Camden Peoples Theatre’s festival of feminist work, Calm Down Dear, is celebrating its fifth birthday in 2018. This year artists of colour are in the spotlight, with Racheal Ofori’s So Many Reasons headlining the festival. This is Ofori’s return to the festival, after her successful first show Portrait premiered at Calm Down Dear back in 2015. So Many Reasons is an exploration of motherhood and generational divides, told through the eyes of a British Ghanian woman. We chatted to her just after rehearsals had begun.
How are rehearsals going?
Really well! We’re having a lot of fun, and it’s been interesting for me. My process is that I like to have it all written down before we go in, or at least as much of it as possible, rather than doing loads of improvising. I think maybe it’s the nature of this piece as well, that it is quite poetic – I’m not a freestyle poet, I can’t come up with that straightaway!
It’s a really great atmosphere as well, with just three women in the room. I’ve been thinking a lot about my career, and auditions that I’ve gone for, or meetings that I’ve had with people, and I feel like I’ve been very lucky to work with so many great women in an industry that is very much populated with men. It’s amazing to be in a position where I’m being funded to tell this story by and about women.
Tell me a bit more about So Many Reasons: why this show, and why now?
It’s a story about a girl who’s going through a lot of battles with what she’s grown up being told – from her friends, from her girlfriends, from her mum and her sister – and a very heavy part of this has been religion. It might not seem like it’s such a topical issue at the moment, but I think that faith and believing in something is always going to be integral to us as human beings. Watching somebody depart from something that they’ve always believed in is a fascinating thing to see. And it’s particularly about sex, that’s what she’s battling with God about. Everyone always loves talking about sex anyway, but it’s particularly interesting looking at it through belief, which doesn’t have to be religion anyway. It can be something like believing in a relationship that wasn’t real.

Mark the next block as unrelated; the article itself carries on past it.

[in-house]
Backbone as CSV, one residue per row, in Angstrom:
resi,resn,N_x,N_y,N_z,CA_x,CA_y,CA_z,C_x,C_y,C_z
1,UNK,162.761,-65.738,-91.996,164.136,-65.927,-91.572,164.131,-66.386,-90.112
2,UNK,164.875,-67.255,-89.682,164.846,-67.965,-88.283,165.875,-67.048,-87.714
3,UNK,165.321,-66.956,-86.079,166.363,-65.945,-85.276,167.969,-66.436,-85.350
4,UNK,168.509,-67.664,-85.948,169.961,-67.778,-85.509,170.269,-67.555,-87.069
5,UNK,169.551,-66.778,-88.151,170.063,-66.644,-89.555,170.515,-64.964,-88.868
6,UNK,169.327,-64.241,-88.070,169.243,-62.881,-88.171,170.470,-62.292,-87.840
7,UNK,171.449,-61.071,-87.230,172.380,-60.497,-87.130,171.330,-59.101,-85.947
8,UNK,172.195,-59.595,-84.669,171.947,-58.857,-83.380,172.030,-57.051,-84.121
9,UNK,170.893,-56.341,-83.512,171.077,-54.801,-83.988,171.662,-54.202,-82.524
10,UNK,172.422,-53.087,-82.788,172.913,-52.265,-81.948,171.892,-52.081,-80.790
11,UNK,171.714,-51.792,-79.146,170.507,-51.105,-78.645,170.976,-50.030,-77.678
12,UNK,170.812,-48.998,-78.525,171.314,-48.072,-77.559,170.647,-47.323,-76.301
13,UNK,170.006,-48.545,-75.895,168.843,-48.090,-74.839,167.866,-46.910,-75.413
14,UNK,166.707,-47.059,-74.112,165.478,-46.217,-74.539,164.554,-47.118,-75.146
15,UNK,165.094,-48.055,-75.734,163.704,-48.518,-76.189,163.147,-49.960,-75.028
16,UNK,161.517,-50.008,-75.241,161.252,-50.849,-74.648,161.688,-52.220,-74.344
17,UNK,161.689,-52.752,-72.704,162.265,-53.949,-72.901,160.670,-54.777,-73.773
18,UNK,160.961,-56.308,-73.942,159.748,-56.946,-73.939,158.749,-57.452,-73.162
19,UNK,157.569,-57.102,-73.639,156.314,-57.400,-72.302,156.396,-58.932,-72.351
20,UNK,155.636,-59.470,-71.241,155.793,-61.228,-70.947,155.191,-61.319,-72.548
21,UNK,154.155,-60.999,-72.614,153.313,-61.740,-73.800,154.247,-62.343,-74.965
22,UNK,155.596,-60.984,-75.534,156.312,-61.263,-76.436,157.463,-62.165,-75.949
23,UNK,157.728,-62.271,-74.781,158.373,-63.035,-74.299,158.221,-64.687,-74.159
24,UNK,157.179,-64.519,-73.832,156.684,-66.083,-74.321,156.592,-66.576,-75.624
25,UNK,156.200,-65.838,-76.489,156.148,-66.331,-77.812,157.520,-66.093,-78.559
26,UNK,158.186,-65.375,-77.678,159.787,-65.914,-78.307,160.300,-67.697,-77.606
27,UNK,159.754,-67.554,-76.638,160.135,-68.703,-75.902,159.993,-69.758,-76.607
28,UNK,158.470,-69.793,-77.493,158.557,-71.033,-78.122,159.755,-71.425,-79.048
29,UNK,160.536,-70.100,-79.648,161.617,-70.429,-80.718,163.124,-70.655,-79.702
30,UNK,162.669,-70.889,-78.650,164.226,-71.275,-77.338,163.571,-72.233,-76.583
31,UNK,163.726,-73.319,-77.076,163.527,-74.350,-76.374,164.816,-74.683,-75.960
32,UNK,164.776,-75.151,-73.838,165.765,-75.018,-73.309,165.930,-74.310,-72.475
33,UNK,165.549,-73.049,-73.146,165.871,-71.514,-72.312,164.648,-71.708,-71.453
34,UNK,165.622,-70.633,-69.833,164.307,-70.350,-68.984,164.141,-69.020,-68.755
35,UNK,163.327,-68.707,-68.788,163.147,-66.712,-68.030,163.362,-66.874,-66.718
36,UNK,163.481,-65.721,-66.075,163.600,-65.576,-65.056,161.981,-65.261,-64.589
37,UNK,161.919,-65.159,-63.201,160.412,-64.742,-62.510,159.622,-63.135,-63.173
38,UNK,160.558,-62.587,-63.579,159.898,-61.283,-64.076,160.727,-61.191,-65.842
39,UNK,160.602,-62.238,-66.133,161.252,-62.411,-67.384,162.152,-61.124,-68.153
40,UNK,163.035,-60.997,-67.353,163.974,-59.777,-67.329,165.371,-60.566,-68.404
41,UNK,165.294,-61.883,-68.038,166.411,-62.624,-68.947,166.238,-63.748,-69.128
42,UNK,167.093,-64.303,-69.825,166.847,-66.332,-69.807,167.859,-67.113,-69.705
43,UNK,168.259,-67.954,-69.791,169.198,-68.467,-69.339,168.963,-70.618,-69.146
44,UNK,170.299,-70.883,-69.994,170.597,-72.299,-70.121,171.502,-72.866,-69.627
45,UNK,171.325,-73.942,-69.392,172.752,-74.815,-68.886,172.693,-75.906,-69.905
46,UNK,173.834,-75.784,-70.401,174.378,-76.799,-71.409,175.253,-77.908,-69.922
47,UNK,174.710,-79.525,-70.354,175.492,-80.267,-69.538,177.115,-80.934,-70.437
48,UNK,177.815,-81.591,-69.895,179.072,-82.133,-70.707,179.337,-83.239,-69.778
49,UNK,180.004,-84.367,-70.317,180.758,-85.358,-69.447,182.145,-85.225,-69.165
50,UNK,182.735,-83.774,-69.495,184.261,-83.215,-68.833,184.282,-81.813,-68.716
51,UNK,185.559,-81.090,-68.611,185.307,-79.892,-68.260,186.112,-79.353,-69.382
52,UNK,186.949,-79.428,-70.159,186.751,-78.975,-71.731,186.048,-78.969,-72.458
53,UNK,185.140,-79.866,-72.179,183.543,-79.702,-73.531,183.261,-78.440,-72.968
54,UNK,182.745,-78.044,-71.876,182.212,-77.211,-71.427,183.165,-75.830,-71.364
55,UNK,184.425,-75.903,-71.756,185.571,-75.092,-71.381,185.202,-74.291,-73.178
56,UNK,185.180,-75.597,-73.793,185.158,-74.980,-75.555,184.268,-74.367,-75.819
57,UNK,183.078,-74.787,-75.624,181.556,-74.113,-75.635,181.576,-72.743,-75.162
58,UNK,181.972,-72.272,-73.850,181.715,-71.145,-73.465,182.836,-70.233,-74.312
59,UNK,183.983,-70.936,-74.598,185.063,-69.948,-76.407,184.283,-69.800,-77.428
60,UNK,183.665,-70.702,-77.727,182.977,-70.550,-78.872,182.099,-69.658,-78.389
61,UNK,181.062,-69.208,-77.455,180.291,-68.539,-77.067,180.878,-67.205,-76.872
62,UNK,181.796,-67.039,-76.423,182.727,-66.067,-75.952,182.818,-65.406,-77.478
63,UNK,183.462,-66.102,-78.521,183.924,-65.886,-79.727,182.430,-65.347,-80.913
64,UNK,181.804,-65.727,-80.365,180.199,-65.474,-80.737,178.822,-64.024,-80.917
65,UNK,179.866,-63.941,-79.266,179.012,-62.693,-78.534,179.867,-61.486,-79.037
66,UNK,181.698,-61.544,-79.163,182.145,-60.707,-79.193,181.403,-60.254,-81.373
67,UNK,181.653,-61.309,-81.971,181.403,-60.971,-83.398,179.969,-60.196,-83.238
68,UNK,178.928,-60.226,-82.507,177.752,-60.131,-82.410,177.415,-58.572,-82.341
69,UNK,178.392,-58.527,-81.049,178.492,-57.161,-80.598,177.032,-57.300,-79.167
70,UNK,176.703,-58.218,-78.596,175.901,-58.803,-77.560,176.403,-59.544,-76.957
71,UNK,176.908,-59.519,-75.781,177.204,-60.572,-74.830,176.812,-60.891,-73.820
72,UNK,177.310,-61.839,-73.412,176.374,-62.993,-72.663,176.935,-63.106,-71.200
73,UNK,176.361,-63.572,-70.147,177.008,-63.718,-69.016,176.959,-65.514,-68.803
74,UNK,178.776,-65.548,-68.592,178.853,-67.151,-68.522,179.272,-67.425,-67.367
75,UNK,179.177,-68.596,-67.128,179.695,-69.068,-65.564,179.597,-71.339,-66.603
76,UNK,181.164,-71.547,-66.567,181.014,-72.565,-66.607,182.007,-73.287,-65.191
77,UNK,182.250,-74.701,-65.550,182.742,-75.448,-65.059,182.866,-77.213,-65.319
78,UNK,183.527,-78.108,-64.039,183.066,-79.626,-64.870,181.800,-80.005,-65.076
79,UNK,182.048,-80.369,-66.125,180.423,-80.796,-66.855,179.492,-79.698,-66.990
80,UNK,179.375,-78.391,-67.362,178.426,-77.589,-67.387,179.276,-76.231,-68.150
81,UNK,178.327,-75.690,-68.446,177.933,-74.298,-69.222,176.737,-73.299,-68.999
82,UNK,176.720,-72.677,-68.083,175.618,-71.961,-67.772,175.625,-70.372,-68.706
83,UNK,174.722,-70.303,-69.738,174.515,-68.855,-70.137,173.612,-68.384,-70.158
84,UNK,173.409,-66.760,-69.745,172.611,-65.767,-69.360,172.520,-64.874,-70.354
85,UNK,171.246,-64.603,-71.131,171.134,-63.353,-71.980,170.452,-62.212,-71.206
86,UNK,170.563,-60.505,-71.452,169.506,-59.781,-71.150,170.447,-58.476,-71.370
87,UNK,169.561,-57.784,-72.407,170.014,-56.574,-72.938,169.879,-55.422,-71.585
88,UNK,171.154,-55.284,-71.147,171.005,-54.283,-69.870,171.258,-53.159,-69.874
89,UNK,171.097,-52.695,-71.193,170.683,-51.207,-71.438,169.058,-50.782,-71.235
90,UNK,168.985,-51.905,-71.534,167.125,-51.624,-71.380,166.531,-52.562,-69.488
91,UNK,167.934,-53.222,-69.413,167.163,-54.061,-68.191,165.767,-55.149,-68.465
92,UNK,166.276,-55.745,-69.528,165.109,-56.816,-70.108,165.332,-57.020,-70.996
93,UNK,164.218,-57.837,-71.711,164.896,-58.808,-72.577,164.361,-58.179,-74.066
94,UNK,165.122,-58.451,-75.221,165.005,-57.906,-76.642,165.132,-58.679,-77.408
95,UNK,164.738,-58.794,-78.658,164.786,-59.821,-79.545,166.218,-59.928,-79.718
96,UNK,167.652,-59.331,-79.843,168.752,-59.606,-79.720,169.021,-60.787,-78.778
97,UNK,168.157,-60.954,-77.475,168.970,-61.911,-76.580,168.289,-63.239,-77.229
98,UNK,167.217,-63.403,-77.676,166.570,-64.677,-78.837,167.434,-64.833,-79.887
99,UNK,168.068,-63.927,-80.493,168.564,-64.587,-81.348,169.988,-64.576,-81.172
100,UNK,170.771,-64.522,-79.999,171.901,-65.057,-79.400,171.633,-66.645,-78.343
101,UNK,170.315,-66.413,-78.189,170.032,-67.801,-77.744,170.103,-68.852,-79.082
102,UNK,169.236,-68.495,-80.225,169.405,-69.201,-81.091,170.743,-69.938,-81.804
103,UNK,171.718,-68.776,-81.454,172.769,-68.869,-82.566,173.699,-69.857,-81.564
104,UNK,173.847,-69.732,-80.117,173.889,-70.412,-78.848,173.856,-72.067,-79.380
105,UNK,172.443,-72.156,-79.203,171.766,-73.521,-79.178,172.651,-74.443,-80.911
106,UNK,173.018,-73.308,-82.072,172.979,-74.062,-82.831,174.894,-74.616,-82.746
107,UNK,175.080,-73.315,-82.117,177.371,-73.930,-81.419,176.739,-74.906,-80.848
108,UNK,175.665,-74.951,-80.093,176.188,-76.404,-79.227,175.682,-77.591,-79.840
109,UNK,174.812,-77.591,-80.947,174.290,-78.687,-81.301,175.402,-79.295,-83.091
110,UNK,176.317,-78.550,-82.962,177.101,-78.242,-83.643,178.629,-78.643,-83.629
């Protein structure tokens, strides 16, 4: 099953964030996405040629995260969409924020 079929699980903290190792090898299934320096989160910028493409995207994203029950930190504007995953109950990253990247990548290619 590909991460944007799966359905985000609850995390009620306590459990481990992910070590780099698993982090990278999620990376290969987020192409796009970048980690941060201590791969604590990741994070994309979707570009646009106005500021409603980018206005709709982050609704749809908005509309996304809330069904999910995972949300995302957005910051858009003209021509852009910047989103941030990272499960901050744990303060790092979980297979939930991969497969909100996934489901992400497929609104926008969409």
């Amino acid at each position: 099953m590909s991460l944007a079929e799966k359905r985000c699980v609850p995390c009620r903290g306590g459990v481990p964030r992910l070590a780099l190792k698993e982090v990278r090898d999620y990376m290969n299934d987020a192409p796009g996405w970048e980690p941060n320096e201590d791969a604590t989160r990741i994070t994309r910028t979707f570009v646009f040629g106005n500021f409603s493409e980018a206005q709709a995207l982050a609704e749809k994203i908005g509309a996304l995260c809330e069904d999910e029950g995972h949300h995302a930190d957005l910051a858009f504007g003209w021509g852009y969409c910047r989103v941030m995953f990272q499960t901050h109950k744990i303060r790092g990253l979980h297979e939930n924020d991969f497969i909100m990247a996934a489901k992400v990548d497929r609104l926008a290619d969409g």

How about motherhood, how does that play into the show?
Growing up, our mums tell us so much that affects who we become, and it affects you in a way that you either go ‘fuck that, bye’, or you internalise it all. At some point in your life, which is what I find really interesting, you’re confronted by the mortality of the mother. She’s no longer this huge being that knows everything, and you’re like ‘wow, life has actually been really hard for you!’. You realise that your parents are just people, who’ve had their own lives. I think about my mum, and when she was my age she had three kids! It’s good to see it on stage, that exploration of mortality and mothers as human, rather than women just staying mothers.
How are you finding working with CPT again? Is there anything else at the festival you’re looking forward to seeing?
I’ve built up such a good relationship with CPT, with my first show being here three years ago. I just came with a show that I’d written, which was also kind of a work in process. It’s nice to come round full circle and be headlining the festival now. There’s a real strong foundation there, and it feels like a real level up to now headline Calm Down Dear.
There’s a show on as part of the festival called Sexy, which I’m really excited for! I’m just going to try to see as much as I can. We’re on first, so I just need to stay, don’t need to travel or anything!
Is there anything else you’d like us to know?
The show will be fun! I know I’ve probably sold it as a really serious thing, like a grappling with god, but there’s loads of fun stuff in there too, and dancing, that’s going to happen. I’m really excited to be doing this story with loads of other characters contributing to the narrative. It’s a challenge I’m looking forward to.
So Many Reasons is on from 16th January – 3rd February 2018 at 19.15. Tickets are £12.00/£10.00 concessions, and available from the Camden People’s Theatre website.
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